Popular, consumer-facing, even glamorous, brands helps attract talent.

Consider this: Of the top 20 companies to land on the Top Attractors list, only three wouldn’t be considered household names, Stryker, a medical devices company based in Kalamazoo, Mich., Workday, at No.15, a decade-old, cloud-based HR and finance software maker in California, and, at No. 18, Tableau, a Seattle-based data analytics business with 3,000 employees.

To see just how much a strong consumer brand helps lift and employer’s brand, check out the dominance of entertainment companies, which make up just 1% of the U.S. economy. On the Top Attractors list, they’re 13% of the top 40, with Netflix, as previously mentioned at No. 11, and then ViacomLive NationHBO, and Fox, all in the 30s. You’ve probably engaged with all three in the same hour at some point in your life. Even as you go down the list, well-known brands dominate, with, for instance, Dell at No. 22 and Estee Lauder at No. 30.  

There’s little correlation between a company’s size and its appeal to job seekers — except perhaps conversely.

The top ten companies in the Fortune 500 employ about 4 million people. By comparison, the same cohort of Top Attractors employ about 583,000. Taking more companies into account, on average, Top Attractors have 1.6 million in their ranks; the top 40 companies in the Fortune 500 companies have 9.1 million.

Is small the new black?

Grant says yes, pointing to an article the late Stanford professor Hal Leavitt wrote an article called “Big Organizations Are Unhealthy Environments for Human Beings.”

“There are some exceptions to Levitt’s findings, I’m sure,” Grant says. “But in general, the evidence is strong that the bigger you get, the harder you fall—and the harder it is not to fall. Size is an amplifier of everything else. More people means more coordination and communication challenges. It also means more scrutiny: your mistakes get broadcast with a louder megaphone to a broader audience.”

Finally, the Top Attractors list contains a high proportion of organizations known for giving their employees generous benefits.

Some of them you’ve heard of —health club memberships, and extended maternity and paternity leave, for instance. Others are more unique, such as dog-friendly offices and free cooking lessons in every cuisine under the sun (at Google, natch), and coverage for sex-reassignment surgery (at Pandora.)

It might be odd that I talked about perks and benefits last. That’s because I think people give them outsized importance when trying to figure out what makes one company stand apart from another. People don’t work somewhere for the ping-pong table.

And frankly, I believe there’s a more important and cohesive message in the list. Essentially, the companies who top the charts here seem to reflect what so many of us feel in our bones just by living and working in today’s ever-changing and uncertain economy: people are hungry for jobs that give them meaning, purpose, and a future. At a time when no career can really be planned and no job is ever really secure, we seek opportunities that are the most likely to offer immediate impact, an energizing culture, and a valuable credential.

No wonder, then, that Google, Salesforce, Facebook, Apple, and Amazon show up so at the top, right? All are profitable. All are growing fast, showing an average revenue growth of 22% over the past three years. All are widely known and respected, offering products and services used by billions of people in both the B-to-B and B-to-C spaces. All have outspoken, celebrity-level and shoot-for-the-moon CEOs. And four of those CEOs believe in the mission so strongly because they founded the companies; these aren’t CEOs for hire (the only exception is Apple’s Tim Cook, and even he stands in the long shadow of his famous founder predecessor, Steve Jobs). Their cultures vary, ranging from Salesforce’s stated adherence to “mindfulness” and its CEO’s encouragement to meditate, to Amazon’s more lean-mean-fighting-machine model. Regardless, all five of these companies, and in fact, the majority of companies to make LinkedIn Top Attractors list, are known for feeling like fulcrums of buzz: places like UberTesla, and even Twitter. They’re where news is breaking, the economy is happening, and the future is being forged.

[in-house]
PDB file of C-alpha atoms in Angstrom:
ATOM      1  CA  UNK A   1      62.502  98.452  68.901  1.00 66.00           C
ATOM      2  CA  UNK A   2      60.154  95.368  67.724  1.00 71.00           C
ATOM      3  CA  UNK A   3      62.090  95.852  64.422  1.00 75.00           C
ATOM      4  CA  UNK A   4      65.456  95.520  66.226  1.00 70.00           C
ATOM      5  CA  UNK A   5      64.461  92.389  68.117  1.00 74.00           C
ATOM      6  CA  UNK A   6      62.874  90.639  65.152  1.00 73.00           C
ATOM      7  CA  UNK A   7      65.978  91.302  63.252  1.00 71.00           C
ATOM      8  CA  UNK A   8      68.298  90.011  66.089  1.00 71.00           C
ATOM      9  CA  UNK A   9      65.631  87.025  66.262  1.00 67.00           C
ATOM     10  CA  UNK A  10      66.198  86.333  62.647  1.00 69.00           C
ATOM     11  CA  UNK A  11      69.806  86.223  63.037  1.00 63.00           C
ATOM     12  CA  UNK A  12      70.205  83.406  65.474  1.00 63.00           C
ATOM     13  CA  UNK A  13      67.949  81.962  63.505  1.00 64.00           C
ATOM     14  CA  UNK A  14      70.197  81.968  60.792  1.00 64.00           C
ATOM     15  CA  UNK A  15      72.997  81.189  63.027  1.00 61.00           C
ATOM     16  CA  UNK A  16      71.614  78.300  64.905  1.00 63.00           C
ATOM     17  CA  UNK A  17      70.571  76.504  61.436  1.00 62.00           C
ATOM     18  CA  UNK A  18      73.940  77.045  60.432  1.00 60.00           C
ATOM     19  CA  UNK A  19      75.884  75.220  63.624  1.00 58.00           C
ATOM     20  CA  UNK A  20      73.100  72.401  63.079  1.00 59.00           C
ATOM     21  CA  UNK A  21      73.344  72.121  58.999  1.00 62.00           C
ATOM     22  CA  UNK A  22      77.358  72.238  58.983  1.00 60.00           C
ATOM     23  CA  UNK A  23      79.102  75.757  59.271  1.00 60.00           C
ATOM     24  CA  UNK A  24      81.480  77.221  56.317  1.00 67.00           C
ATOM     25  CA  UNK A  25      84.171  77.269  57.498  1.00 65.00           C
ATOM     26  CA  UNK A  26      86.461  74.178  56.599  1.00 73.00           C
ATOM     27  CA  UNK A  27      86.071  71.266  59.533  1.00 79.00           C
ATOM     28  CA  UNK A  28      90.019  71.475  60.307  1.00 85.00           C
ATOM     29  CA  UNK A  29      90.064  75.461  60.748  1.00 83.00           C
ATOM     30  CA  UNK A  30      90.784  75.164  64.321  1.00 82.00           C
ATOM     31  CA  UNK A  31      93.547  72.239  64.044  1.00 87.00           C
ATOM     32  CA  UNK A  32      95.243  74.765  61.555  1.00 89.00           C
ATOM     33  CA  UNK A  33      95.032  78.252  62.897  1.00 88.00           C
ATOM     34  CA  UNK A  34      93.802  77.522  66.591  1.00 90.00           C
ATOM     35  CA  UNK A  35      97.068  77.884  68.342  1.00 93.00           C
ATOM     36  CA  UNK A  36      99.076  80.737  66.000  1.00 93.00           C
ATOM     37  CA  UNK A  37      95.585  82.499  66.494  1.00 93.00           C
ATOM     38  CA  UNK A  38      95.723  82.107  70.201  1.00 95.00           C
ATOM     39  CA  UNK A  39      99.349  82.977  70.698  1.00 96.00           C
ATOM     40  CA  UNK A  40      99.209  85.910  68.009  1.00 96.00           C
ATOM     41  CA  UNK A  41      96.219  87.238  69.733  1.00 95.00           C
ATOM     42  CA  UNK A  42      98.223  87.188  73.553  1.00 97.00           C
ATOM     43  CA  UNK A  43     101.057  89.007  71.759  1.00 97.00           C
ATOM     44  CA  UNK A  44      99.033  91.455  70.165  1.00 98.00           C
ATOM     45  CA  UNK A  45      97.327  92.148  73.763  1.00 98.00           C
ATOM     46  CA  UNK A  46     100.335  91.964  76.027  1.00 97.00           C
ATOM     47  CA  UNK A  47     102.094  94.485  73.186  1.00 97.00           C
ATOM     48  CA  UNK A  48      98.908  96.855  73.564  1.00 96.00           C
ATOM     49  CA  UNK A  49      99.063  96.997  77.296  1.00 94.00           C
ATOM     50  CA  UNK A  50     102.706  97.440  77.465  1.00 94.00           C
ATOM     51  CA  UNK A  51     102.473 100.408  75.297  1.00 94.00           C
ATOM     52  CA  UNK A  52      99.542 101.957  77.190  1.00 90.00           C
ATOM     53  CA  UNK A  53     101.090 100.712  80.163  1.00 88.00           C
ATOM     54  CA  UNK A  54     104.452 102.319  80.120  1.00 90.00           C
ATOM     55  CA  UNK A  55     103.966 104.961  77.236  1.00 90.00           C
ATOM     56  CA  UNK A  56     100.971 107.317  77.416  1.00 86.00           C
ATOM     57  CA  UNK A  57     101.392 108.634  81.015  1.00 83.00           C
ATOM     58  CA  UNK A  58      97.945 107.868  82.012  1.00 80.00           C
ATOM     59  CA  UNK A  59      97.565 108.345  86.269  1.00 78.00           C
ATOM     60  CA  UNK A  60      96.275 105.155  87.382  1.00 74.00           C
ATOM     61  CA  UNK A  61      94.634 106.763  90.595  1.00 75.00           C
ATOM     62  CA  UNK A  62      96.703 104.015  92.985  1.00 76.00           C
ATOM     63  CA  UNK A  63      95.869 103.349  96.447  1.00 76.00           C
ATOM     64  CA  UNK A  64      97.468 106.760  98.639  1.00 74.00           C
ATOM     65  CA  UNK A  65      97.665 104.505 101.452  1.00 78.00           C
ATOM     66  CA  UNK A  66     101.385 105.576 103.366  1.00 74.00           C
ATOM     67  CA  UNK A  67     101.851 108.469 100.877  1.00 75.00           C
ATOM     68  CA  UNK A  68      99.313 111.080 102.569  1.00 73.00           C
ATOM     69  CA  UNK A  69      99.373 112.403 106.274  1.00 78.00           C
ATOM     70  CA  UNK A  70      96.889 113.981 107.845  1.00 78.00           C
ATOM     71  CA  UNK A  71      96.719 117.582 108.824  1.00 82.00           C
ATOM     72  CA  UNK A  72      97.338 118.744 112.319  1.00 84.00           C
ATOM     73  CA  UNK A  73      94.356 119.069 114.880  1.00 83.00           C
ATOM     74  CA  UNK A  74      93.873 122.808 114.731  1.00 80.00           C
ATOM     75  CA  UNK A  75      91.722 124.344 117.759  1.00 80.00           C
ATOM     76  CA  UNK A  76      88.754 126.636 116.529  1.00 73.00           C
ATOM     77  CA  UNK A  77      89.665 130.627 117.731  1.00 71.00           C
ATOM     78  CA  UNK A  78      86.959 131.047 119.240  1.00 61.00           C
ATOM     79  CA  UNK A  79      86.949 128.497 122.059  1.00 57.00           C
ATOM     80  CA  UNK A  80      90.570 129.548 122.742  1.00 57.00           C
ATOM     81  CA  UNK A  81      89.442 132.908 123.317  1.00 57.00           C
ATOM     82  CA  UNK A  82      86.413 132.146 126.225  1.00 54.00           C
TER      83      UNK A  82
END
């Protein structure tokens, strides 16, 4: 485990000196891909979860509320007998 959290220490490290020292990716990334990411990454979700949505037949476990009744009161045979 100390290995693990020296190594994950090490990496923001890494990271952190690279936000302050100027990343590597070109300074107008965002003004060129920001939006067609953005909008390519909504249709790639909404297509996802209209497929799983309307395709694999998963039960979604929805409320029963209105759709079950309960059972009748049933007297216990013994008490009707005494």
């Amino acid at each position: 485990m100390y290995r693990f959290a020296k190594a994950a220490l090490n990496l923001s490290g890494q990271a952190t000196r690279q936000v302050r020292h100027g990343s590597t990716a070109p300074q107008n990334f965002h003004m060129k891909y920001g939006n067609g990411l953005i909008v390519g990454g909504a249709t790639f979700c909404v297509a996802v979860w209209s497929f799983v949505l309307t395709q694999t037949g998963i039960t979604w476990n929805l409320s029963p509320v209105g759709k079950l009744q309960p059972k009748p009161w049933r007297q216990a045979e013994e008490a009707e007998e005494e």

And here’s a related surprise: A company’s level of stability is next to meaningless when it comes to luring job candidates. Says Roth: “If your time at a company is going to be a short — and that might be your choice, it might be the company’s decision, it might the be the market deciding a company’s days are done — the best people are going to go places that are rewarding to them personally. No one’s getting a gold watch; you might not even get a bonus. It’s all about: Can you teach me something new, give me lots of opportunities to learn and shine and make the work (however brief) rewarding.”

Want a good example of a company that has figured it out? Check out Stryker. The company is distinguished by its highly decentralized organization, allowing employees enormous autonomy early in the game. Or Netflix, which is jokingly known in Hollywood as “the land of milk and honey,” because professionals there are given an usual amount of autonomy in their work, and the heady sense that they are reinventing the way the world consumes entertainment. And consider too, Under Armour, headed by founder-CEO Kevin Plank, who, through town halls and company meetings featuring the likes of UA endorsers Tom Brady and Jordan Spieth, says he is driven to make each one of the company’s 11,000 employees feel like an owner: passionate, fearless, and all-in. (Read a Q&A with Plank here.)

“We want everyone who walks in the door every morning and leaves every night to feel pumped about this company, as if they’re owners, whether they hold stock or not,” Plank explains. “And we want them to feel like they can and will grow.”

In other words…excitement and opportunity. The companies on the 2016 LinkedIn’s Top Attractors list are defined by it. As the world speeds up and fortunes rise and fall more quickly, the companies who make this list each year will surely change. And that will only solidify the desire among job seekers to make sure they’re spending their working days and nights wisely, investing their time in the companies uniquely right for them. If that’s not a wake-up call to those hiring, it should be.

Written by

Business Journalist, Television Commentator

Posted on June 22, 2016